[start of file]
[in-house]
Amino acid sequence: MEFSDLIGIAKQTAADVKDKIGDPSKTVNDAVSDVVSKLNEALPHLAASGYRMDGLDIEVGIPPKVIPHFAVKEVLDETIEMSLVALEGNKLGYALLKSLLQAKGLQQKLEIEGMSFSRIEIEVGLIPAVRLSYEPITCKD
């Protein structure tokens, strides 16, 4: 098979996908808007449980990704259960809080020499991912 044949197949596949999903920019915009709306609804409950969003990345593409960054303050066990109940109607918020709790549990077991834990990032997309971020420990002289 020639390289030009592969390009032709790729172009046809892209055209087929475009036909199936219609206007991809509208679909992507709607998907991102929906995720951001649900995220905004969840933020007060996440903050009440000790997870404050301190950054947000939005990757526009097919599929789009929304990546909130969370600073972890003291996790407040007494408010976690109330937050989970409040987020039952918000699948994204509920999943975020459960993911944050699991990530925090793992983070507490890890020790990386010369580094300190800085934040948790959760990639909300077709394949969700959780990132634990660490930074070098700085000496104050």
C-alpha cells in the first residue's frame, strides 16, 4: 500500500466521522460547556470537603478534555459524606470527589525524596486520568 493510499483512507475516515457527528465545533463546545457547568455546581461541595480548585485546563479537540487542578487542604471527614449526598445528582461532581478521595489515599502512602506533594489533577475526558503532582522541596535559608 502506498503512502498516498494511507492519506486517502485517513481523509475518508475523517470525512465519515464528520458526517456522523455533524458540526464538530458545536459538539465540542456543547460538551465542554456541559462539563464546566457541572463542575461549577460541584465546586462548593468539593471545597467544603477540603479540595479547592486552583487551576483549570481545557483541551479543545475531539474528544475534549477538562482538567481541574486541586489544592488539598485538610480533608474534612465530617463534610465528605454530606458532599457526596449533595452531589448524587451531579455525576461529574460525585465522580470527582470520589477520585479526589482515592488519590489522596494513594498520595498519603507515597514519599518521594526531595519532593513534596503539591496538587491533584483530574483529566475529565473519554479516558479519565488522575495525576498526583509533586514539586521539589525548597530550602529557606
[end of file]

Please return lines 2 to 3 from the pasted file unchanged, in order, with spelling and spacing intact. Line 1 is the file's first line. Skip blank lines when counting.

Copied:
Amino acid sequence: MEFSDLIGIAKQTAADVKDKIGDPSKTVNDAVSDVVSKLNEALPHLAASGYRMDGLDIEVGIPPKVIPHFAVKEVLDETIEMSLVALEGNKLGYALLKSLLQAKGLQQKLEIEGMSFSRIEIEVGLIPAVRLSYEPITCKD
């Protein structure tokens, strides 16, 4: 098979996908808007449980990704259960809080020499991912 044949197949596949999903920019915009709306609804409950969003990345593409960054303050066990109940109607918020709790549990077991834990990032997309971020420990002289 020639390289030009592969390009032709790729172009046809892209055209087929475009036909199936219609206007991809509208679909992507709607998907991102929906995720951001649900995220905004969840933020007060996440903050009440000790997870404050301190950054947000939005990757526009097919599929789009929304990546909130969370600073972890003291996790407040007494408010976690109330937050989970409040987020039952918000699948994204509920999943975020459960993911944050699991990530925090793992983070507490890890020790990386010369580094300190800085934040948790959760990639909300077709394949969700959780990132634990660490930074070098700085000496104050």